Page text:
About Over the Counter Medicine, Medicine Side Effect of OTC Drugs, OTC Drug Side Effects

An over the counter (OTC) drug is any medicine you can buy without a prescription. OTC drugs have been deemed to be generally safe for self treating certain health conditions and symptoms, stuff like:

However, no prescription doesn’t equate to no side effects. A side effect is a response that has nothing to do with symptom relief. And they’re usually unpleasant.

Over the counter drugs primarily fall under these broad categories:

  • antacid
  • laxative
  • pain reliever
  • antihistamine
  • decongestant
  • cough medicine

Antacids are designed to reduce stomach acid that causes minor abdominal pain. This array of over the counter medicine usually causes only minor side effects, including:

  • nausea
  • diarrhea
  • headaches
  • dark stools
  • constipation

Expect short-term side effect that goes away on its own.

Laxatives are used to soften stool in an effort to pass it through your bowel comfortably. OTC bowel moving medicine side effects might involve:

Stimulant laxatives will likely cause side effect abdominal discomfort and faintness. If you have swallowing troubles, then mineral oil should not be your laxative of choice because an accidental lung inhalation can cause aspiration pneumonia.

Pain relievers are OTC products that are made to relieve your headache, fever or muscle aches. Note that non steroidal anti-inflammatory drugs (NSAIDs) and acetaminophen are not the same, they work differently.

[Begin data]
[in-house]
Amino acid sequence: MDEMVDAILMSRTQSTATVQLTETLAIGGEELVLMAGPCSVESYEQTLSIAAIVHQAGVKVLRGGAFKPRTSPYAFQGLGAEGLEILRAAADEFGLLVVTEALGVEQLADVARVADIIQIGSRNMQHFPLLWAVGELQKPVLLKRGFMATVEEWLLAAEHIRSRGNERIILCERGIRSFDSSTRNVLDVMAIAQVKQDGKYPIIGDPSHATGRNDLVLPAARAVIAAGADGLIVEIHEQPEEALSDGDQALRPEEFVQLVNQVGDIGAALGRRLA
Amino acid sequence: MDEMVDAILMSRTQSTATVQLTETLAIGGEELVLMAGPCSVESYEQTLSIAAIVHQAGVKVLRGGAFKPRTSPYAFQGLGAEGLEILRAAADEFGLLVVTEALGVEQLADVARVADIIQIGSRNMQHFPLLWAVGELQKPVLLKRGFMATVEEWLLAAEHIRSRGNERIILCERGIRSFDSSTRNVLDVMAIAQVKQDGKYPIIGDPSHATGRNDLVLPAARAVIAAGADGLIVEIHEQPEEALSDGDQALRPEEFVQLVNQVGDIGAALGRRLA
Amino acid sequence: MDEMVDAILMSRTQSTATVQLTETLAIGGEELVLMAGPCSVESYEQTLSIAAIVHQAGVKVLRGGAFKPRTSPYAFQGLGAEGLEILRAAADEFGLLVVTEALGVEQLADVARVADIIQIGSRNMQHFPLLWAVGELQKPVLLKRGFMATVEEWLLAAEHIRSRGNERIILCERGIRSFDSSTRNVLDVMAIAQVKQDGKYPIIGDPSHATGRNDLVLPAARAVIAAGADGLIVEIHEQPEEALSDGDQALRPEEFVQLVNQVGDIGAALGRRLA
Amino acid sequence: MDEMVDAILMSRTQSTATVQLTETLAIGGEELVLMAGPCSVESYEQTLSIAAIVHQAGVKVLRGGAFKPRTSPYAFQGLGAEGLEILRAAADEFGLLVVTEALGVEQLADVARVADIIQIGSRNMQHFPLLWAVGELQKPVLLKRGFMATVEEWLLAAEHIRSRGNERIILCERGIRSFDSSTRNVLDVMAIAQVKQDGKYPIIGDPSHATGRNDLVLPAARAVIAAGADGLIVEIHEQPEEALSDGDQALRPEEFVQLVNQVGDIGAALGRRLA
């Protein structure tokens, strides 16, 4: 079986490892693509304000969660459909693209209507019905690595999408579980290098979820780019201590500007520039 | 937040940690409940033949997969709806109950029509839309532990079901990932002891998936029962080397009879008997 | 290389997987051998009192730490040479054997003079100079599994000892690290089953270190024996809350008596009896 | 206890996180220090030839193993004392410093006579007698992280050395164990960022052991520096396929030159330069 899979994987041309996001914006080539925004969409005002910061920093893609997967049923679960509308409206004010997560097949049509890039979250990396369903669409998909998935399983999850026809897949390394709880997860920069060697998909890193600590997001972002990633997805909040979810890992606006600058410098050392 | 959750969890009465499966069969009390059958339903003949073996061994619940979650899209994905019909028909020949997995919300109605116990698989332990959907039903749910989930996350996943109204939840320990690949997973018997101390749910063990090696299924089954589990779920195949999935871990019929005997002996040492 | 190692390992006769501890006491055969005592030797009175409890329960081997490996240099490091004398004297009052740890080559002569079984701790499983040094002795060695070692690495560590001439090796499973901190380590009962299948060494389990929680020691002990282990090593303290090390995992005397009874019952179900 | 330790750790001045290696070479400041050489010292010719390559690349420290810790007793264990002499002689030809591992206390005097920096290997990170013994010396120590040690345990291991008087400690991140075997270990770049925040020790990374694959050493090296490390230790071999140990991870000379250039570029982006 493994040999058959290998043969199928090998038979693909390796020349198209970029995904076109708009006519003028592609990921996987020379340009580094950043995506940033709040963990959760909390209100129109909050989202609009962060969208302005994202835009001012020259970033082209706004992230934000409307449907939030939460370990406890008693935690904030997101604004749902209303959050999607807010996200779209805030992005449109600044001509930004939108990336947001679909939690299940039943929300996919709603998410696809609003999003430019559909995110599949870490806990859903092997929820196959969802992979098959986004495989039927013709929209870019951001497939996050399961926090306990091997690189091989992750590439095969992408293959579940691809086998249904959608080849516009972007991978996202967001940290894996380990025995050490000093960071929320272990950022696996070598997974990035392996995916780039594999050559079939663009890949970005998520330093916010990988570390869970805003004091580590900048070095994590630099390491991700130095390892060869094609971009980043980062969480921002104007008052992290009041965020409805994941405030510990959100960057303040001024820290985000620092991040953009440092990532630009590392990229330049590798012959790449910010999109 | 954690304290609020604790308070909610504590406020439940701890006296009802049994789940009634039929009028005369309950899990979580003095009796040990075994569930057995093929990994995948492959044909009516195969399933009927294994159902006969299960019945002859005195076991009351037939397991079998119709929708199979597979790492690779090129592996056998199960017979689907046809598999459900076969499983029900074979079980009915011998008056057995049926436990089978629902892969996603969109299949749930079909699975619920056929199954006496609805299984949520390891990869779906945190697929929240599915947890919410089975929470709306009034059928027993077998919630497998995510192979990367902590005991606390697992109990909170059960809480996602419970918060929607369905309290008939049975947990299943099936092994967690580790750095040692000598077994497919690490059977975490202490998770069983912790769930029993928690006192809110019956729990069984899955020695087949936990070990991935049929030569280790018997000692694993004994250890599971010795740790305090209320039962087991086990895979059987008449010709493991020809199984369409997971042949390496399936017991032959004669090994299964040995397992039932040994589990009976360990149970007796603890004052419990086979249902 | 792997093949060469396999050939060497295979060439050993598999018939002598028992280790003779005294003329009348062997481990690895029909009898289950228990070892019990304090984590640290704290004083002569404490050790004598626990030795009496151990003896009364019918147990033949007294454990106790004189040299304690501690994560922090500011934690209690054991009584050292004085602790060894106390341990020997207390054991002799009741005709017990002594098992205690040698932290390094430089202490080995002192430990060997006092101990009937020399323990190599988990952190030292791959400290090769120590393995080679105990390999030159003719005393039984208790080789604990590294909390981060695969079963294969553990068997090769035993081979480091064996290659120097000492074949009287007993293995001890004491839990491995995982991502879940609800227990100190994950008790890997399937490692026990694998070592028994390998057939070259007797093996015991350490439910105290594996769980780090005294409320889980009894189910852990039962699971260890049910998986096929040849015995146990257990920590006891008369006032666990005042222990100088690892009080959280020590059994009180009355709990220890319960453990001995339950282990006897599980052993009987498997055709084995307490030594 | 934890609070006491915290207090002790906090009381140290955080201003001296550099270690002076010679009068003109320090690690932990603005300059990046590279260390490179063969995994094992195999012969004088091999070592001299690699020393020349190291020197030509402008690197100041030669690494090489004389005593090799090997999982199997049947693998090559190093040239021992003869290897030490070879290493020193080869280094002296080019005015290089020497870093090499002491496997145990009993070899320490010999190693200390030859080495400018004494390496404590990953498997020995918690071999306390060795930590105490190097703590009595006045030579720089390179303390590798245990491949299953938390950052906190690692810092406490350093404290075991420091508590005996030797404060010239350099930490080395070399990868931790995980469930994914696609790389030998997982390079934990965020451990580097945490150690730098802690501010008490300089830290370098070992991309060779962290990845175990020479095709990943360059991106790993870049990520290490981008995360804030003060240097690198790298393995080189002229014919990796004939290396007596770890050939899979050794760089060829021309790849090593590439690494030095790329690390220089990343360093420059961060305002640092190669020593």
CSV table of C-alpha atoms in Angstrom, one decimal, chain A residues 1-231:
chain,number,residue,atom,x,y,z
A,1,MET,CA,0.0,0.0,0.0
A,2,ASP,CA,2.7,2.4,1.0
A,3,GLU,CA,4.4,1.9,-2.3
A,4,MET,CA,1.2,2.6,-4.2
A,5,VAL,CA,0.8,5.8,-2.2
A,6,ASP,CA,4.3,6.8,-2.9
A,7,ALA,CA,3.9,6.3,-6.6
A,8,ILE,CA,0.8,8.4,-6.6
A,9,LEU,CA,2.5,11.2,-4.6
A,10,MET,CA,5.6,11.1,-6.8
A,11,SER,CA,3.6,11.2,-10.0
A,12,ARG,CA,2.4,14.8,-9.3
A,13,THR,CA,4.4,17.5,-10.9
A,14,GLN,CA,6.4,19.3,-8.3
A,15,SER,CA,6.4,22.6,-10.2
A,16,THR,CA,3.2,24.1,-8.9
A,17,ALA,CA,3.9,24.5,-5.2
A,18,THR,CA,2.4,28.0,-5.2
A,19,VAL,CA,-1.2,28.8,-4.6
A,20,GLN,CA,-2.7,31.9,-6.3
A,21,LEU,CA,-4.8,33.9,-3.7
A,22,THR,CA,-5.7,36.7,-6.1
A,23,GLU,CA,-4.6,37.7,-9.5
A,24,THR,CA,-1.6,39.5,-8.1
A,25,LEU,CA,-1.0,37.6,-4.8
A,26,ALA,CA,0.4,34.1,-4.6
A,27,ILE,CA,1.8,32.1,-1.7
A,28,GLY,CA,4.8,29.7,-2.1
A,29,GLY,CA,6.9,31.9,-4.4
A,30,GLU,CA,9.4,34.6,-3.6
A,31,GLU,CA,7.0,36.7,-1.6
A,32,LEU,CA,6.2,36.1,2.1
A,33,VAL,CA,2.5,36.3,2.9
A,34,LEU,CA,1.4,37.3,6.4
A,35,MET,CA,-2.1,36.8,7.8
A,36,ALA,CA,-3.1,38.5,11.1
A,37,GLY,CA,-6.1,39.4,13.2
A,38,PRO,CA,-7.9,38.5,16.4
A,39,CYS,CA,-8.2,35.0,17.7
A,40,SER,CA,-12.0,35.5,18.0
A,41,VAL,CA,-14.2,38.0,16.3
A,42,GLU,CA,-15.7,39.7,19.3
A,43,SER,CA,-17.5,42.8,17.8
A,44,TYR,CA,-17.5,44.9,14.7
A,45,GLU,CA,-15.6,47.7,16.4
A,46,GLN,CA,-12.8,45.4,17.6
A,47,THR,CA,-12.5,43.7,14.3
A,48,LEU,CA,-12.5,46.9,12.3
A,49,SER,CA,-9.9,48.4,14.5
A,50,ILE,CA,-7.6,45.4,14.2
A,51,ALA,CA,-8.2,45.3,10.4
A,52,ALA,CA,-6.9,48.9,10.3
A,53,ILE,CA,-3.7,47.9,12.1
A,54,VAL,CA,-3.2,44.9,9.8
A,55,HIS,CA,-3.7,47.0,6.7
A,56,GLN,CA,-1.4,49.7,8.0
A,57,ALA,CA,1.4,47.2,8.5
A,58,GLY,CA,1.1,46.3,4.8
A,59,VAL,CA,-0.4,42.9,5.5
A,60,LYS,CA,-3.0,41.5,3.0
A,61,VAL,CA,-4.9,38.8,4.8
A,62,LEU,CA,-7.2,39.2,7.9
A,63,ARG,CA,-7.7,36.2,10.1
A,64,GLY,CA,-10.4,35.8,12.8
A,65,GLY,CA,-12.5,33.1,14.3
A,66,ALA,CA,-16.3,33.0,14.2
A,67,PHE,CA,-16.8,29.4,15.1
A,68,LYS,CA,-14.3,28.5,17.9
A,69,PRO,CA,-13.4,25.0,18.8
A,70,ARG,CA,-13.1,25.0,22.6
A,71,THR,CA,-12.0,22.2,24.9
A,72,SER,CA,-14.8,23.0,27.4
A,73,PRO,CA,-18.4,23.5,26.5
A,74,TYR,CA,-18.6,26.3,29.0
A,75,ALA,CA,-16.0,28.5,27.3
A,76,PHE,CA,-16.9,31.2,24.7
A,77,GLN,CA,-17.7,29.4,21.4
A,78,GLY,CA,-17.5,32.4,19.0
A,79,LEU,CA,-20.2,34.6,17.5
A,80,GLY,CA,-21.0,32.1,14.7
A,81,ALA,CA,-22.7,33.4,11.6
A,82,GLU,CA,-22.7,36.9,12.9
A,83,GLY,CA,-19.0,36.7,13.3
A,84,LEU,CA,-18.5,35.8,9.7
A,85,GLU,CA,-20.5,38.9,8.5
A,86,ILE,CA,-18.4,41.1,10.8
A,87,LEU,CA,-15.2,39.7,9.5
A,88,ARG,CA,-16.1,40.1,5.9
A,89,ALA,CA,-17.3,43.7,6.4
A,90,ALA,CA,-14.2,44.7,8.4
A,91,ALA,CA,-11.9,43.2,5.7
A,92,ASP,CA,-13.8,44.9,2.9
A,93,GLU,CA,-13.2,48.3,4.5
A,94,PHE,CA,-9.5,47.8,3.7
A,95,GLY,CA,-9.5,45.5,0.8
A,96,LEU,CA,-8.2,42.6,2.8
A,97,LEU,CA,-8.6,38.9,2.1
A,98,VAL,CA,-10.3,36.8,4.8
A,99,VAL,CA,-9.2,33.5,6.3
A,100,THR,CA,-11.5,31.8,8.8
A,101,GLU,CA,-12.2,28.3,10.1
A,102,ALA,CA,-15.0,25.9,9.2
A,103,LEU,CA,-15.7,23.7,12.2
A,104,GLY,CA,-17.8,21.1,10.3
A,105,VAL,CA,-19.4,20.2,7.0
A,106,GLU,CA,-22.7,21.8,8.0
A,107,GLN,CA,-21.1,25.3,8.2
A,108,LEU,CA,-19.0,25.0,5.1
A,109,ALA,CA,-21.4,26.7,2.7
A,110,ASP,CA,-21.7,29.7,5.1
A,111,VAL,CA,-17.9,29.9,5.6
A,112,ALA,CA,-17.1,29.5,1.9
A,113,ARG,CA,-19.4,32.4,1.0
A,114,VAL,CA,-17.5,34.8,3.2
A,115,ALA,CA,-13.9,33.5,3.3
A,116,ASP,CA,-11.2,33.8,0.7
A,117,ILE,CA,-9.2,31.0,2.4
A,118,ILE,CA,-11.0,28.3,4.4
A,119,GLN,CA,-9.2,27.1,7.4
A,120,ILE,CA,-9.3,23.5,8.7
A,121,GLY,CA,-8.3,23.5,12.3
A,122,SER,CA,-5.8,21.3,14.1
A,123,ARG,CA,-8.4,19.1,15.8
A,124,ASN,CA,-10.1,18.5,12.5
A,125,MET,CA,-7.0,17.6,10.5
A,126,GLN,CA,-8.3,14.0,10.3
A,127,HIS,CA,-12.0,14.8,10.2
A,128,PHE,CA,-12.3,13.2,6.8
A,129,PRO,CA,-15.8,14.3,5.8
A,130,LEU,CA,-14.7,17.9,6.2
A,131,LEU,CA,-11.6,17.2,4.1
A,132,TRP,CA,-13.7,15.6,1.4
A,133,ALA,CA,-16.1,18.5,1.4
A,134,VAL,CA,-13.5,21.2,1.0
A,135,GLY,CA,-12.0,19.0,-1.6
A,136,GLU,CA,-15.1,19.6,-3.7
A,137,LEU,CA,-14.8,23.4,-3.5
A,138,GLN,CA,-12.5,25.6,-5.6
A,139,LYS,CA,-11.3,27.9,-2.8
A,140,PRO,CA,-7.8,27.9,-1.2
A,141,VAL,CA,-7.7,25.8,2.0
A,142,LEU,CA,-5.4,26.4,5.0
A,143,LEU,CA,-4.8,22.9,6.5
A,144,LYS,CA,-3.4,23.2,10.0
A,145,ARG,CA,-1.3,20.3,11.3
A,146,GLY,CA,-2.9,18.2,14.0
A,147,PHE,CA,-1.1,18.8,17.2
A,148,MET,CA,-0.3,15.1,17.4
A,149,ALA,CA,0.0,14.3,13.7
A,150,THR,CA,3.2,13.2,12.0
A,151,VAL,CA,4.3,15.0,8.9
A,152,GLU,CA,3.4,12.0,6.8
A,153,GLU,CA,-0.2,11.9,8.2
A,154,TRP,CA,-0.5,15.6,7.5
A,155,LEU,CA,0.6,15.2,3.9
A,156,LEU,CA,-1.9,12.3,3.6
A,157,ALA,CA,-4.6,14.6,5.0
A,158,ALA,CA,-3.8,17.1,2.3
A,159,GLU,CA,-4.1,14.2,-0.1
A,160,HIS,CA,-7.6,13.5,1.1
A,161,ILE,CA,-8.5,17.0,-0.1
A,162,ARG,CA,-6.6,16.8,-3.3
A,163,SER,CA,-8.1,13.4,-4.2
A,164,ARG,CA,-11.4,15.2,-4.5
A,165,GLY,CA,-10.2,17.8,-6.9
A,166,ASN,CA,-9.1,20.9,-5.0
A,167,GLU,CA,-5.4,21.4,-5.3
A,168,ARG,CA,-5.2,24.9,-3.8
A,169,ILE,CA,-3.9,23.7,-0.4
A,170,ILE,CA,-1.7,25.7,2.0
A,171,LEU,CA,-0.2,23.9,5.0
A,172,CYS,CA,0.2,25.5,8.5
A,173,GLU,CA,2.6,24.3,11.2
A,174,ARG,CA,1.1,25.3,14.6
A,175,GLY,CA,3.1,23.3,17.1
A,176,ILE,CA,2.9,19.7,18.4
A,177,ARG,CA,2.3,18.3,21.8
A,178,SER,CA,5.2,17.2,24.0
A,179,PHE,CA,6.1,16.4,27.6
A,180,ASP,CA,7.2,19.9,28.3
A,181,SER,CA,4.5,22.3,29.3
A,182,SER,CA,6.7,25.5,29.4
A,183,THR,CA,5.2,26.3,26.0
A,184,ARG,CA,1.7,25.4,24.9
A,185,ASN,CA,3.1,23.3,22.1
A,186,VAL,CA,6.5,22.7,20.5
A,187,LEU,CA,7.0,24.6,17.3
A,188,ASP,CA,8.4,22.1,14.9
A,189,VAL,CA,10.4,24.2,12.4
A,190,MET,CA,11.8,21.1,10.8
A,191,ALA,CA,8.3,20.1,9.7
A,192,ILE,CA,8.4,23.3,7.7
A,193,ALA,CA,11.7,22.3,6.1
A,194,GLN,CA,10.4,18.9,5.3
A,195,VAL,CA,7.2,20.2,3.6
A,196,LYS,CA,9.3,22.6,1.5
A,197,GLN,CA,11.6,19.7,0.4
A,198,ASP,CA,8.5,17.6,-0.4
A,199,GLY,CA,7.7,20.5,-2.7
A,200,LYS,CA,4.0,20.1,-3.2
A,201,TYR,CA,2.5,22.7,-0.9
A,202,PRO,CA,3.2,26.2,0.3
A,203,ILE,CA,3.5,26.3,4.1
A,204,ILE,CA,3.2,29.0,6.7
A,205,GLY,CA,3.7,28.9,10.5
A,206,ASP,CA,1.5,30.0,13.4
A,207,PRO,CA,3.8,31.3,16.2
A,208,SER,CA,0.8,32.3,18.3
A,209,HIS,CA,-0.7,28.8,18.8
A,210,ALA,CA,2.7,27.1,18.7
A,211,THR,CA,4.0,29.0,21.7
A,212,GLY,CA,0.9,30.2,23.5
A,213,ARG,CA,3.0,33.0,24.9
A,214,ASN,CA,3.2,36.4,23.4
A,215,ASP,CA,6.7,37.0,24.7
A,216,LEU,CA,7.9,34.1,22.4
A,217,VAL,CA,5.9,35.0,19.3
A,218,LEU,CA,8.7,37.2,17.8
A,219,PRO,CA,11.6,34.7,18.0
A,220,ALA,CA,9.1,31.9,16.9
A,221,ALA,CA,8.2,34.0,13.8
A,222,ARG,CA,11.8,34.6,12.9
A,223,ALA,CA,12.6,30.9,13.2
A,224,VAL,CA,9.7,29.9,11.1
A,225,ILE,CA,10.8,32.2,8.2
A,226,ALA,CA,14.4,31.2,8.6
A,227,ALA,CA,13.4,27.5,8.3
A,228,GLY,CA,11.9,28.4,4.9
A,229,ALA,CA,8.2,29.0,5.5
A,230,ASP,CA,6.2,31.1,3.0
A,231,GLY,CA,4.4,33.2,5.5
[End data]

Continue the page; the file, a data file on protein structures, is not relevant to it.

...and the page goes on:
NSAIDs relieve pain by halting prostaglandin production. Prostaglandins are natural chemicals that triggers pain sensation by irritating nerve endings in your skin, muscles and joints.

The active ingredients in commonly used NSAIDs include:

Acetaminophen blocks your pain sensation in brain and spinal cord. Interestingly, it’s not totally understood how acetaminophen relieves pain and reduces fever.

Side effects of OTC pain relievers are typically minimal for healthy individuals when used occasionally. However, if you have other health issues, then prior clearance from your health care provider is highly recommended.

Side effects of aspirin can cause hives or trigger your asthma. Acetaminophen can cause liver damage if taken in very high doses or if you already suffer abnormal liver function.

Long-term use of NSAIDs can cause:

Antihistamines work by blocking the receptors that trigger:

Side effects from antihistamines are rare. Certain antihistamines can make you feel very sleepy and cause mouth and eye dryness.

Decongestants work by narrowing nose lining blood vessels. Less blood flow means less inflammation up your nose. Pseudoephedrine is used in OTC decongestants.

Pseudoephedrine can cause side effect of:

Cough medicine is grouped into antitussives and expectorants. Dextromethorphan is a common antitussive, formulated to suppress your cough. Guaifenesin is the only expectorant used in OTC drugs, believed to make your coughs more productive by thinning your mucus.

Cough medicine side effects that may occur are:

  • nausea
  • dizziness
  • drowsiness
  • upset stomach

Before you take any over the counter medicine, read the label carefully because how a particular drug works and its side effects differ amongst brands of OTC drugs.